Intelligence officials have said they need more insights on China, including after being unable to definitively pinpoint the cause of the COVID-19 pandemic. Beijing has been accused of withholding information about the origins of the virus.

And the war in Ukraine has underscored Russia's importance as a target. The U.S. used declassified information to expose Russian President Vladimir Putin's war plans before the invasion and rally diplomatic support for Kyiv.

Supporters of the Biden administration approach note that the U.S. was able to track and kill al-Zawahri is evidence of its capabilities to target threats in Afghanistan from abroad. Critics say the fact that al-Zawahri was living in Kabul, under the apparent protection of the Taliban, suggests there's a resurgence of extremist groups that America is ill-equipped to counter.

The shift in priorities is supported by many former intelligence officers and lawmakers from both parties who say it’s overdue. That includes people who served in Afghanistan and other missions against al-Qaida and other terrorist groups.

Rep. Jason Crow, a former Army Ranger who served in Afghanistan and Iraq, said he believed the U.S. had been overly focused on counterterrorism over the last several years.

“A far greater existential threat is Russia and China,” said Crow, a Colorado Democrat who serves on the House Intelligence and Armed Services committees. Terrorist groups, he said, “will not destroy the American way of life ... the way China can.”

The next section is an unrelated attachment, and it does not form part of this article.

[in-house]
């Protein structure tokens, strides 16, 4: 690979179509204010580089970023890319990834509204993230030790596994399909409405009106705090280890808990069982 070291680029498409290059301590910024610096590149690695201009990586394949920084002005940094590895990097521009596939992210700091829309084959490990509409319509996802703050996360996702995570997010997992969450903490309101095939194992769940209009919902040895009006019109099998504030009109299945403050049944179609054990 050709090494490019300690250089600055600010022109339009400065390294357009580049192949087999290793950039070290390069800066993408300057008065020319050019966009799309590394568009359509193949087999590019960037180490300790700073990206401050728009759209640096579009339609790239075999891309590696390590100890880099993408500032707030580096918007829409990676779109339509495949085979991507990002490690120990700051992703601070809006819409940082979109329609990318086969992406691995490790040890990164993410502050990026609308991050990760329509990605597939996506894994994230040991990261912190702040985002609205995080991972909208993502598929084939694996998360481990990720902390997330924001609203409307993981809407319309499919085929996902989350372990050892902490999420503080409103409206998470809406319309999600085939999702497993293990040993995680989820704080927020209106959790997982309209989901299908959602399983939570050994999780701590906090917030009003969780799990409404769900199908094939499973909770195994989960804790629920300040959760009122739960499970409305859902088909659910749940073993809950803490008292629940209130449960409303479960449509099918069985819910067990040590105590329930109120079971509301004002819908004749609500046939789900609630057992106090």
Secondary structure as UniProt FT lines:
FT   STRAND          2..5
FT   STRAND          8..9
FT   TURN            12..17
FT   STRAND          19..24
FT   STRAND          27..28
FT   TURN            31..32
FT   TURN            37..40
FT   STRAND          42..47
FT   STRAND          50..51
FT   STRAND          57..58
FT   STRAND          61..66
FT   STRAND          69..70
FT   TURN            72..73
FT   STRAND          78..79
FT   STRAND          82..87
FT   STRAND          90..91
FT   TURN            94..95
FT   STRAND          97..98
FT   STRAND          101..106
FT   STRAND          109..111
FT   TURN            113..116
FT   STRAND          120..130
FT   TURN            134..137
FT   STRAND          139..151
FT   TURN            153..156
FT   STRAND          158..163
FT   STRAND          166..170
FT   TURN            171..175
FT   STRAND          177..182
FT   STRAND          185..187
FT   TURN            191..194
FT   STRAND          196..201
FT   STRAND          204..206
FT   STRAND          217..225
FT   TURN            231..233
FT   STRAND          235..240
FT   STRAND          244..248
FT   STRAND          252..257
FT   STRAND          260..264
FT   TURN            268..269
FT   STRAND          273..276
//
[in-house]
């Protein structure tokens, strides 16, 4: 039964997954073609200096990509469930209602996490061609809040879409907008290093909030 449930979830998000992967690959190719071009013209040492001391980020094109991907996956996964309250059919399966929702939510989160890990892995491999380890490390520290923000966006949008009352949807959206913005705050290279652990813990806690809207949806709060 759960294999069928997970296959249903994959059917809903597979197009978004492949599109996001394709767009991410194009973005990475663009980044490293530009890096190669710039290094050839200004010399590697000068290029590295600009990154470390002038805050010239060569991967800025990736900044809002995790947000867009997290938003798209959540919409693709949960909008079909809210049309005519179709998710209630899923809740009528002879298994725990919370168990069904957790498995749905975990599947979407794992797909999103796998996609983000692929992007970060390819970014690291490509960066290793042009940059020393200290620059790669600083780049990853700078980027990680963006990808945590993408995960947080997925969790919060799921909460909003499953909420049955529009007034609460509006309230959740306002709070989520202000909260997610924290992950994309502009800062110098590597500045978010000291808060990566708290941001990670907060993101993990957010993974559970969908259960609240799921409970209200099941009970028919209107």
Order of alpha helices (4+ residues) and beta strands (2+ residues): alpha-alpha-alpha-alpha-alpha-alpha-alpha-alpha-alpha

CIA spokesperson Tammy Thorp noted that terrorism “remains a very real challenge.”

“Even as crises such as Russia’s invasion of Ukraine and strategic challenges such as that posed by the People’s Republic of China demand our attention, CIA will continue to aggressively track terrorist threats globally and work with partners to counter them,” Thorp said.

Congress has pushed the CIA and other intelligence agencies to make China a top priority, according to several people familiar with the matter who spoke on condition of anonymity to discuss sensitive intelligence matters. Pushing resources toward China has required cuts elsewhere, including in counterterrorism. Specific figures were unavailable because intelligence budgets are classified.

In particular, lawmakers want more information about China's development in advanced technologies. Under President Xi Jinping, China has committed trillions of dollars in investment on quantum science, artificial intelligence and other technologies that are likely to disrupt how future wars are fought and economies are structured.